Ever wondered if an "agile" telco is one whose CEO does gymnastics? Or what the hell a "waterfall" has got to do with software development?
You are probably not alone. Jargon is a dirty word in the writing business, and yet it's easy to slip into bad habits when writing for a specialist audience. All too often, technology writers depend on the reader's supposed familiarity with ill-defined expressions. The vagueness of those terms can also betray a writer's laziness (if he or she can't be bothered to explain or figure out what something really means) or lack of understanding.
This is not about acronyms and technology terms with a very specific meaning, such as 4G (fourth-generation mobile) and FTTH (fiber-to-the-home). Indeed, many of the words and phrases that sow confusion probably turn up in writing about other industries. And they are a hallmark of some consulting firms, which have made a living by coining jargon and then using it to hoodwink their clients.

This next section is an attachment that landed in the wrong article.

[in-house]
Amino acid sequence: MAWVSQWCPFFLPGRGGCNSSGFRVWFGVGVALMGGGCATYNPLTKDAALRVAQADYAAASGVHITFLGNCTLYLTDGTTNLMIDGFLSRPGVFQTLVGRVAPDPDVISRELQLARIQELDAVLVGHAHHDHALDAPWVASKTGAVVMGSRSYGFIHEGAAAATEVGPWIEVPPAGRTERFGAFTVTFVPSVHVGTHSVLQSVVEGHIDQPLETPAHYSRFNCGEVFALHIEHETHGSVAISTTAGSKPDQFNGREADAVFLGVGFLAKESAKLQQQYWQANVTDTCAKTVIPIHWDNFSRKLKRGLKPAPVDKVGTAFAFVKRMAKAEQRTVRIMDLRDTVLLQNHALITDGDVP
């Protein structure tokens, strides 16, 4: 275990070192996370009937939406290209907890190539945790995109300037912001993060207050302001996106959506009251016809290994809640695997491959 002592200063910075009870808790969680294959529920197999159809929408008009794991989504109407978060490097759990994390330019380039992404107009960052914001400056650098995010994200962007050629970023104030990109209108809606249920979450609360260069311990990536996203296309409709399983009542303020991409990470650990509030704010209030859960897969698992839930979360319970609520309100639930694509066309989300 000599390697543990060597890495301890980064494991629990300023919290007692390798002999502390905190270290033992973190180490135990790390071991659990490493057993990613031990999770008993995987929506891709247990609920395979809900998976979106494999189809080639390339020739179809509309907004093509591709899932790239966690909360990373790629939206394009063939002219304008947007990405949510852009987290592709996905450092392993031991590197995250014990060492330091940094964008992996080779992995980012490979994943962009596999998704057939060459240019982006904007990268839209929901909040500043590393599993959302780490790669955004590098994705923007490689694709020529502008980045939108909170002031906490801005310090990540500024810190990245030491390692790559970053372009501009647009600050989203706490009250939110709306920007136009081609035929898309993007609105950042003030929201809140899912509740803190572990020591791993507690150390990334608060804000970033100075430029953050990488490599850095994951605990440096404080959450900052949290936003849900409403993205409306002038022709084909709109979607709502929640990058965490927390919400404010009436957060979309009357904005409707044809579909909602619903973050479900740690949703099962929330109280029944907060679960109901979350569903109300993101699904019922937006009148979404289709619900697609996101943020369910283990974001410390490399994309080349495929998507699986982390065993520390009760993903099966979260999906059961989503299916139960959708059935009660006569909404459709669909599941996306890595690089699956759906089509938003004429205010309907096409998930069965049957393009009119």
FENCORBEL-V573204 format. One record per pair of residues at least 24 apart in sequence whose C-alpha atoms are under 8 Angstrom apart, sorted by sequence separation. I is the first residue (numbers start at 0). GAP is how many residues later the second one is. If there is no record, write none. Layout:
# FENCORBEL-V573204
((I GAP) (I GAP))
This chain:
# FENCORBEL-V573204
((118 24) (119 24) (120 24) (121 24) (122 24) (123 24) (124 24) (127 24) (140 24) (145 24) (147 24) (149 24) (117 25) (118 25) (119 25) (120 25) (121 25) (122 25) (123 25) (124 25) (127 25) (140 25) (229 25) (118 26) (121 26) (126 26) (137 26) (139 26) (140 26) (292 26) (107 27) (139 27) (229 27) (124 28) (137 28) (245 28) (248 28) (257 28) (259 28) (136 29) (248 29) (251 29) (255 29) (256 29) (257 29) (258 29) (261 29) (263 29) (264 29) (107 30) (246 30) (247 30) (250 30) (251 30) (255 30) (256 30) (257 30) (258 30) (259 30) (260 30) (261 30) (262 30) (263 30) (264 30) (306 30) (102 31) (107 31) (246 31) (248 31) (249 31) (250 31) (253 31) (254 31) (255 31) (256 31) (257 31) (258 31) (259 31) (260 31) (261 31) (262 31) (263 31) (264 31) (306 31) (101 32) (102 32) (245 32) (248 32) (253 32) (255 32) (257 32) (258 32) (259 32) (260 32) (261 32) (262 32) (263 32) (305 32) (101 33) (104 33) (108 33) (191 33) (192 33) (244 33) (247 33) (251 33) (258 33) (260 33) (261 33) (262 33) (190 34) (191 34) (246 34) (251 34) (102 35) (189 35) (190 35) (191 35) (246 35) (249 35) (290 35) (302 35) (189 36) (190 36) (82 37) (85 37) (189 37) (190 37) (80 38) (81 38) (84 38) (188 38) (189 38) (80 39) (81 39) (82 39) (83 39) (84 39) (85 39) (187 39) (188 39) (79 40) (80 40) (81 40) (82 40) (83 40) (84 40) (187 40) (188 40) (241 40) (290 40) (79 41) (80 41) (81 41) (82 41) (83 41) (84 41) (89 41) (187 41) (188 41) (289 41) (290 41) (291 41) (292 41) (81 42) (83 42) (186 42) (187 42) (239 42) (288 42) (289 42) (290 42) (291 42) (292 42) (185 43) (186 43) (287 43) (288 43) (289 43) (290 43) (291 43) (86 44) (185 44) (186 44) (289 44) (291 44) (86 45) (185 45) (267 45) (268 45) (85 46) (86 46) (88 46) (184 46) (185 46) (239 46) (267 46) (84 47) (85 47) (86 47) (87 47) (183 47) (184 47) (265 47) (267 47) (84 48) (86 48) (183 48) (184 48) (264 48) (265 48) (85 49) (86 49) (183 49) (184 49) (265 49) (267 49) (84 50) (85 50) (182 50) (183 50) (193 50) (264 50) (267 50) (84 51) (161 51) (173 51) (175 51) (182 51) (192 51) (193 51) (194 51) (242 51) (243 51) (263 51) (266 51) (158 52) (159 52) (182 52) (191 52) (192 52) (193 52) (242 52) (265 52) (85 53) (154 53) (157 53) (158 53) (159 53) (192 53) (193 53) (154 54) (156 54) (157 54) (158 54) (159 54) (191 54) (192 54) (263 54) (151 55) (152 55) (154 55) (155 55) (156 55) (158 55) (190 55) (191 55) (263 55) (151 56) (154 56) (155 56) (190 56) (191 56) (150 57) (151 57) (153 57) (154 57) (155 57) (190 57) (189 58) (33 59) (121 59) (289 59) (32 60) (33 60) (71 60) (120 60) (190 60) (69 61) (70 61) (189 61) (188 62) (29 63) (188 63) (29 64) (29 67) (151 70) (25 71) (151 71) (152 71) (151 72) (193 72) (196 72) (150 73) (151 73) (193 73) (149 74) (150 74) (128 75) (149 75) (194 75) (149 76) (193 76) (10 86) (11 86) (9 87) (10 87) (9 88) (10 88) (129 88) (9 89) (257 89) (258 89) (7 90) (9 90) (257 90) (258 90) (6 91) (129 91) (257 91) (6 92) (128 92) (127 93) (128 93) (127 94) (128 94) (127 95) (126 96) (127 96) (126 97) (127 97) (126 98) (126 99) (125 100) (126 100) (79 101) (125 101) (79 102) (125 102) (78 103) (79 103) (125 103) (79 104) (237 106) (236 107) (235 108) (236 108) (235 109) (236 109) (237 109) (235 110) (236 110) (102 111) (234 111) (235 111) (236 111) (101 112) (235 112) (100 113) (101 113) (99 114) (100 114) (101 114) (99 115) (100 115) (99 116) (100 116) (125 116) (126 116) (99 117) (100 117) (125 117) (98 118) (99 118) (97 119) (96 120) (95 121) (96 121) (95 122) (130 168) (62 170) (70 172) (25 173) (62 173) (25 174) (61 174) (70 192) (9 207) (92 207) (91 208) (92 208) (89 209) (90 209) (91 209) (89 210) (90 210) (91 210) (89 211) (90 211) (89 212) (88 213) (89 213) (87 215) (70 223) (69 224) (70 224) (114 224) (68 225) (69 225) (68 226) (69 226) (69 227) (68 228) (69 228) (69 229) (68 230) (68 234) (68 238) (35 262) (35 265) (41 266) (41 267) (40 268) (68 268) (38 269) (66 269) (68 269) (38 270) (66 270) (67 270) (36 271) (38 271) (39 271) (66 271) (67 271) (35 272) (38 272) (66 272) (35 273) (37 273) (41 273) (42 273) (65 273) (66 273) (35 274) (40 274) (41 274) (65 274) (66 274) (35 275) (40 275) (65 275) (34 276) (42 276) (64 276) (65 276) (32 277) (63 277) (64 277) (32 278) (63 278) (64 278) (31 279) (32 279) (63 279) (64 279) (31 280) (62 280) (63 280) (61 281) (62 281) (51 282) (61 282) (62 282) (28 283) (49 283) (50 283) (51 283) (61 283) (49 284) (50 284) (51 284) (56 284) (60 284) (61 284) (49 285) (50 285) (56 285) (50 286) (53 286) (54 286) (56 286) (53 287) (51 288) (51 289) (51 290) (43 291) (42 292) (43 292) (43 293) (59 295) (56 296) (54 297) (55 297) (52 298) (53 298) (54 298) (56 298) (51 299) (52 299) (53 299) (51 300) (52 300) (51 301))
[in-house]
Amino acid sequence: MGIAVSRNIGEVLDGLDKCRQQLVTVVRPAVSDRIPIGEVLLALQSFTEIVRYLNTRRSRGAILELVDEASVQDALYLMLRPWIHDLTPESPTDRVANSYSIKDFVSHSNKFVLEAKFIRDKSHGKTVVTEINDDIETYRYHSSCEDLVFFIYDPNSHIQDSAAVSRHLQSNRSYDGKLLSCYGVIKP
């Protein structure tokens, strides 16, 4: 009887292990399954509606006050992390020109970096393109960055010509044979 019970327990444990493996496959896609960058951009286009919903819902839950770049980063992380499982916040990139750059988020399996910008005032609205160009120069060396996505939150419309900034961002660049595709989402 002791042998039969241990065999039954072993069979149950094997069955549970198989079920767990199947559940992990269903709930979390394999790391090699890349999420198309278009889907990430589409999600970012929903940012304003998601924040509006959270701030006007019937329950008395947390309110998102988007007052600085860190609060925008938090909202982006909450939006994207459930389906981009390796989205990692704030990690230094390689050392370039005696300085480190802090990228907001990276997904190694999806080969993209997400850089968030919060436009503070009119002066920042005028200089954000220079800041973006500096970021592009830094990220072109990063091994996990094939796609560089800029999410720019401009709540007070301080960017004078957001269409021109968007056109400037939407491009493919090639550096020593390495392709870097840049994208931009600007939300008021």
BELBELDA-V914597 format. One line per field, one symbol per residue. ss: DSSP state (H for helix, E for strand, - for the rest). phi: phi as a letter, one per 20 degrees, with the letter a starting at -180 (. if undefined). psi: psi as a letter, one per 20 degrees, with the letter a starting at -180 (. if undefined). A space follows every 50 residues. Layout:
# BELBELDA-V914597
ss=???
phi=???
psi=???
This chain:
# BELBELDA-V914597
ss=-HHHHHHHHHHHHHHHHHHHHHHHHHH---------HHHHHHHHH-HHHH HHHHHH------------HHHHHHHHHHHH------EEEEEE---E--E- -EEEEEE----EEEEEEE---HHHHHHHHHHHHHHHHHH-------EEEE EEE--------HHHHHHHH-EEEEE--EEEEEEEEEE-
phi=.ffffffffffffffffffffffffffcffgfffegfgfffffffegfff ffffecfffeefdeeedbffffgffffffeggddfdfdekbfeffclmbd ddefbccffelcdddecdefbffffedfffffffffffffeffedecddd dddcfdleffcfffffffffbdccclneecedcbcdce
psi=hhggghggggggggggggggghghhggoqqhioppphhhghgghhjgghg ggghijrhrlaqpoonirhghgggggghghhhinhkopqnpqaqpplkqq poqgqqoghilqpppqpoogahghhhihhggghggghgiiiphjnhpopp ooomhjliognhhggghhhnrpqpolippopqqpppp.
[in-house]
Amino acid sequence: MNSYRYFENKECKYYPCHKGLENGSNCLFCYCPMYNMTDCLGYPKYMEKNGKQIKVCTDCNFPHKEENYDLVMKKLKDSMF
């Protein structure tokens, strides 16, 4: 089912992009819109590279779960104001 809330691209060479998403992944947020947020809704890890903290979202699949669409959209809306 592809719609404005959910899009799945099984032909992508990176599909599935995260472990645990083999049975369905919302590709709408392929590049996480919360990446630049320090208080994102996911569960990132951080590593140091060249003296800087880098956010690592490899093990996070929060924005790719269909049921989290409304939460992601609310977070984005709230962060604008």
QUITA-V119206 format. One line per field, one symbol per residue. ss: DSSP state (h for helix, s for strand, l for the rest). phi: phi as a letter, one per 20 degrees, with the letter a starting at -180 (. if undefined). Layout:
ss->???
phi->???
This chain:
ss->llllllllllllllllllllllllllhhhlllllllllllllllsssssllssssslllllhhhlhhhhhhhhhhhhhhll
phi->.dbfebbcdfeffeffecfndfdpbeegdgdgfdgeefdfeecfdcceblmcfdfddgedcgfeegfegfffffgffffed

Writing a Friday-afternoon story like this means facing up to one's own infractions, and there are doubtless many occasions on which your correspondent has strayed off the path of clear prose and into the jungle of jargon. But it's good to remind oneself of the worst offenses. Here are some of the top contenders:
Clearly, there are many more expressions that qualify for Light Reading's jargonosaurus. Stock consulting phrases like "hit the ground running" and "low-hanging fruit" are perhaps too hackneyed and generic for inclusion here. But please write and suggest further entries, or if you know what a waterfall is when it's not the Niagara Falls.
— Iain Morris, International Editor, Light Reading